I’m not saying that you should not be satisfied unless you dominate all the young blue belts. I’m saying that it’s OK to say “I just got schooled by a young blue belt and it sucks.” It’s OK to admit that you don’t like it and that your game was not up to par in that scenario. Why? Because that’s the truth.
Admit the truth: I’m getting older and it sucks sometimes when I get schooled by young athletic guys.
Accept the truth: I’m not OK with getting schooled by young athletic guys. I don’t like it at all.
Move on: It will likely continue to happen and more likely happen more frequently as I get older. It’s part of the game and I’ll have to accept it and put it aside if I want to continue to train.
None of that is about being humble. It’s about accepting what is. Instead of encouraging jiu jitsu students to be humble we should be encouraging them to simply accept what is. I’m an aging mediocre part time black belt who sometimes has trouble with colored belts. I don’t like it but have accepted it as part of the journey.
That acceptance has made it so that this truth doesn’t interfere with my enjoyment of the art and my progression in it. That’s the key for me. Humbleness is just a word but it’s a loaded word. If you are humble but ignore the truth, or even worse use humbleness to shield you from the truth, it’s not healthy. If you are fully accepting of what is on the mat and accept your feelings, attitudes, and reactions as real you can add that word back in and likely be OK. We all have some soul searching to do around this as we age and continue to do this art.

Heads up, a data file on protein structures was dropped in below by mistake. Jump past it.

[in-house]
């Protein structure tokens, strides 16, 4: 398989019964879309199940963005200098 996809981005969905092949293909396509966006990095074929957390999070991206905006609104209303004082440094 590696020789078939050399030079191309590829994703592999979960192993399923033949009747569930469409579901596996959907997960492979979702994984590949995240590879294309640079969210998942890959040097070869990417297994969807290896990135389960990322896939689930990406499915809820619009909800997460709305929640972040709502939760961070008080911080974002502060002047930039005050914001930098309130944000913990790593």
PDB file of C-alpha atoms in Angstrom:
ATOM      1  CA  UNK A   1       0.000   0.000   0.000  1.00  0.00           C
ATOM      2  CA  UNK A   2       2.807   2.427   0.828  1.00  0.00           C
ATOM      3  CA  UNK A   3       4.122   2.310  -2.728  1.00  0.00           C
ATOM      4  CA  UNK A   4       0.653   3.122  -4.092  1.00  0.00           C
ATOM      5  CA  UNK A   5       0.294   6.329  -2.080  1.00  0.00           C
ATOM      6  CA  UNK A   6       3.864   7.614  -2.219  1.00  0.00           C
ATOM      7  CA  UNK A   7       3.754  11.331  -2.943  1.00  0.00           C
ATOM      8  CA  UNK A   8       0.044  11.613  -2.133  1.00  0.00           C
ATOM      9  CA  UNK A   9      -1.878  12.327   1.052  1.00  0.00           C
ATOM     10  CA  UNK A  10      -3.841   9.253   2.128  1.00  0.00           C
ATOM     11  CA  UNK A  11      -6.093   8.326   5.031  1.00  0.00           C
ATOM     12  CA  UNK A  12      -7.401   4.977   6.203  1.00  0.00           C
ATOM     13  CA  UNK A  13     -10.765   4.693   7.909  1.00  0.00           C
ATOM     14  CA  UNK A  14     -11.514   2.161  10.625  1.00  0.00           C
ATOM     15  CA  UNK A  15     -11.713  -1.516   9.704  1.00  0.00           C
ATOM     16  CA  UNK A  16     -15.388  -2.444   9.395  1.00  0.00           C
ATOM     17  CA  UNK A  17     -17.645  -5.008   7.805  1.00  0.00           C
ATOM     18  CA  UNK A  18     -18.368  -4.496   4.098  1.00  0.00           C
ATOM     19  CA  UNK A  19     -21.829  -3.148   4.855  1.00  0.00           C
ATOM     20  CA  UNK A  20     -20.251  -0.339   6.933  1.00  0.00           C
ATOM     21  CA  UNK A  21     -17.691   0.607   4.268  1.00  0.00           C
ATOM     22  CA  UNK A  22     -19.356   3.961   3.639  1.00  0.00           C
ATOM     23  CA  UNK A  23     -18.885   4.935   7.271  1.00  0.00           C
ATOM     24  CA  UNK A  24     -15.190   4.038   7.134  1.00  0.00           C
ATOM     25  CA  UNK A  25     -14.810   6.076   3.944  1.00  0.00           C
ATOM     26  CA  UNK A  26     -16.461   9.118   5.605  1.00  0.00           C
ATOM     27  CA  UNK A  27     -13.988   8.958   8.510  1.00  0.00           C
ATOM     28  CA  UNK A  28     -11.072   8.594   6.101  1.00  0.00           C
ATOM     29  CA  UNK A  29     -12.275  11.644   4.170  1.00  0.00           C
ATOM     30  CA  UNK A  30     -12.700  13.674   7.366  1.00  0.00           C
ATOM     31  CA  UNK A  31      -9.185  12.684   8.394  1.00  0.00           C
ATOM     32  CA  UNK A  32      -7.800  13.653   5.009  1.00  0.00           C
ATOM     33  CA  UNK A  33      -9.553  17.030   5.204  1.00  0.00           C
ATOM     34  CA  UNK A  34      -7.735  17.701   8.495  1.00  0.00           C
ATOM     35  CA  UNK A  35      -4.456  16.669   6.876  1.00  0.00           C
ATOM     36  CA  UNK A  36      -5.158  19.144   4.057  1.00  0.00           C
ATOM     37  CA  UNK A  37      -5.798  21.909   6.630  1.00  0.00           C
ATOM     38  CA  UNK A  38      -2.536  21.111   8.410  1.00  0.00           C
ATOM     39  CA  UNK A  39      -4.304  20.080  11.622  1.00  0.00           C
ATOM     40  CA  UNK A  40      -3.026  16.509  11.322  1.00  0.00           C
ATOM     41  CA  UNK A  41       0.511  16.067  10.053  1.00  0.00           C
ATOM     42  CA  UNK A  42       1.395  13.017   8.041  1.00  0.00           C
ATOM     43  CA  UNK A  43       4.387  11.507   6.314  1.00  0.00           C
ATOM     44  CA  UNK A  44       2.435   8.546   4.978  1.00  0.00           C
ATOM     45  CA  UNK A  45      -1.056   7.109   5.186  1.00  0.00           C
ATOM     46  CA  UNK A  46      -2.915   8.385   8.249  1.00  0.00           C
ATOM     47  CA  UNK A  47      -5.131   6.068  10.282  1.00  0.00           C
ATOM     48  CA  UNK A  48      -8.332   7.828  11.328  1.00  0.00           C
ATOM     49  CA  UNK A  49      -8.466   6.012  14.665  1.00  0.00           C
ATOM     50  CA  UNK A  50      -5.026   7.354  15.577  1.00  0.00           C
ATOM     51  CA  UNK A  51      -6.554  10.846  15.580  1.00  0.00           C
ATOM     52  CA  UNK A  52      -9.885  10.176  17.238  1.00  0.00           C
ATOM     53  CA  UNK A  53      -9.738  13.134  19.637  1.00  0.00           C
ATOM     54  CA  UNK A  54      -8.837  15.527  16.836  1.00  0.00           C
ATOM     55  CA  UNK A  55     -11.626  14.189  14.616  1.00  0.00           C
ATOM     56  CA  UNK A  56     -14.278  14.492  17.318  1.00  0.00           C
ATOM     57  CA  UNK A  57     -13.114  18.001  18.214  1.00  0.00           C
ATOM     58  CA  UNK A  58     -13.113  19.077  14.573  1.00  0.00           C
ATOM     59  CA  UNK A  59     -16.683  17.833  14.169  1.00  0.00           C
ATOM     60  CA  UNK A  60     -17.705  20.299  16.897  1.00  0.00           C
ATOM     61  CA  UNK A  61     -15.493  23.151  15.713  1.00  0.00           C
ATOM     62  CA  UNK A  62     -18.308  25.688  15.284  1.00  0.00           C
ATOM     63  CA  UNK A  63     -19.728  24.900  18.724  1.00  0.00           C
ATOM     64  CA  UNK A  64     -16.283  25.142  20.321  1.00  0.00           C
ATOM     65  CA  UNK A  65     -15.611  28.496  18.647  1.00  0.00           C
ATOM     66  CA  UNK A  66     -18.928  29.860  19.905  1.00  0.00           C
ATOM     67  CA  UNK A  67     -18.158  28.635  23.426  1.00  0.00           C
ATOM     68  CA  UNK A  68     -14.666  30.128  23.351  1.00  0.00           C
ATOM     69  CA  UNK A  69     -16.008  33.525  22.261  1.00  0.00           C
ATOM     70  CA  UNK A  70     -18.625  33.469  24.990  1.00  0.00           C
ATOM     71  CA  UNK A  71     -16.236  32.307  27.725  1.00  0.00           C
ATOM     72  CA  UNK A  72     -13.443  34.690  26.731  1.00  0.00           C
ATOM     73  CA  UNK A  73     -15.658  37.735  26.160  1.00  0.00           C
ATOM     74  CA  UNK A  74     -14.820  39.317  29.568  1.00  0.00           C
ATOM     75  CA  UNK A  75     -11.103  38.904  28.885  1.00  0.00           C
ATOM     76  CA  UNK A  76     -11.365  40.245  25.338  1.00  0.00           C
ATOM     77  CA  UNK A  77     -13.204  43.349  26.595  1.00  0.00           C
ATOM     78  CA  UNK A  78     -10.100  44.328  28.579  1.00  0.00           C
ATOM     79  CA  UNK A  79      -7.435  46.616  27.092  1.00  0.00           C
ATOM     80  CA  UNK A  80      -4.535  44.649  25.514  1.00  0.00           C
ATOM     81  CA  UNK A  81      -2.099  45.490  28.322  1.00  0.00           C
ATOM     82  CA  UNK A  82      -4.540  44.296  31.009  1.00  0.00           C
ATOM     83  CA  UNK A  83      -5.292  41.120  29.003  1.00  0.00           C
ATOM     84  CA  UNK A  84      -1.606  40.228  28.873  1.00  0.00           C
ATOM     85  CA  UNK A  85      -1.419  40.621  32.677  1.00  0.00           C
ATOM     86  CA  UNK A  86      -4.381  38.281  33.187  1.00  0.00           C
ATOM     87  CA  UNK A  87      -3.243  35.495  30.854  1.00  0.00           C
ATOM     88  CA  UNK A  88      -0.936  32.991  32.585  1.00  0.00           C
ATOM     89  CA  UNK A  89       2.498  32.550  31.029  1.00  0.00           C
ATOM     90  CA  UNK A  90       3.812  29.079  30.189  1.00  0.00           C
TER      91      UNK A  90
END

I won’t lie to you. It’s a struggle. I have many days where I wonder if I’m relevant anymore. If the younger guys are taking it easy on the old man, or if they are humoring me in some way. If I still have something to offer. I have to be careful to not stand behind the shield of humbleness because it blocks the clear view. I have to stare clear eyed at the truth and find a way to accept it and move on. I’m not always successful but when I am it’s a beautiful thing. It allows me to again and again throw my hat in the ring and take my lumps. And, if I can’t be an example of what beautiful jiu jitsu looks like maybe I can be an example of how to age gracefully within the art, and in that make a valuable contribution.
In the end you can see Enson’s public struggle with this idea. There is something comforting about knowing that a world class competitor like Enson shares the same struggle as the rest of us. It’s a natural part of the art that we do and a necessary part of aging within it. I’m grateful that he chose to share his struggle in a public way so that we can all learn from it. I’m left with great admiration for him as a black belt and for his choosing honesty over humbleness. I hope it’s a choice we can all make as gracefully as Enson.